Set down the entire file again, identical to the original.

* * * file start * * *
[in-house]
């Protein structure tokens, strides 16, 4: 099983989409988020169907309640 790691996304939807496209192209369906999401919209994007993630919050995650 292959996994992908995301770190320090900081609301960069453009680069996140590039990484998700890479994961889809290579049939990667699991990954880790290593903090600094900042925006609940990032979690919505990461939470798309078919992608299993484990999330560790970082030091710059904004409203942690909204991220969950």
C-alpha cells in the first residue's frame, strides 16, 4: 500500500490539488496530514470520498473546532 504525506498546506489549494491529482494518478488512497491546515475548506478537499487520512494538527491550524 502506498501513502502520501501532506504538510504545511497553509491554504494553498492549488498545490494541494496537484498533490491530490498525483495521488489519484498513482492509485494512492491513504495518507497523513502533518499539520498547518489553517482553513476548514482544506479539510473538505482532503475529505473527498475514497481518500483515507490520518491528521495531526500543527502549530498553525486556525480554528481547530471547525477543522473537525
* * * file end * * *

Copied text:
[in-house]
């Protein structure tokens, strides 16, 4: 099983989409988020169907309640 790691996304939807496209192209369906999401919209994007993630919050995650 292959996994992908995301770190320090900081609301960069453009680069996140590039990484998700890479994961889809290579049939990667699991990954880790290593903090600094900042925006609940990032979690919505990461939470798309078919992608299993484990999330560790970082030091710059904004409203942690909204991220969950």
C-alpha cells in the first residue's frame, strides 16, 4: 500500500490539488496530514470520498473546532 504525506498546506489549494491529482494518478488512497491546515475548506478537499487520512494538527491550524 502506498501513502502520501501532506504538510504545511497553509491554504494553498492549488498545490494541494496537484498533490491530490498525483495521488489519484498513482492509485494512492491513504495518507497523513502533518499539520498547518489553517482553513476548514482544506479539510473538505482532503475529505473527498475514497481518500483515507490520518491528521495531526500543527502549530498553525486556525480554528481547530471547525477543522473537525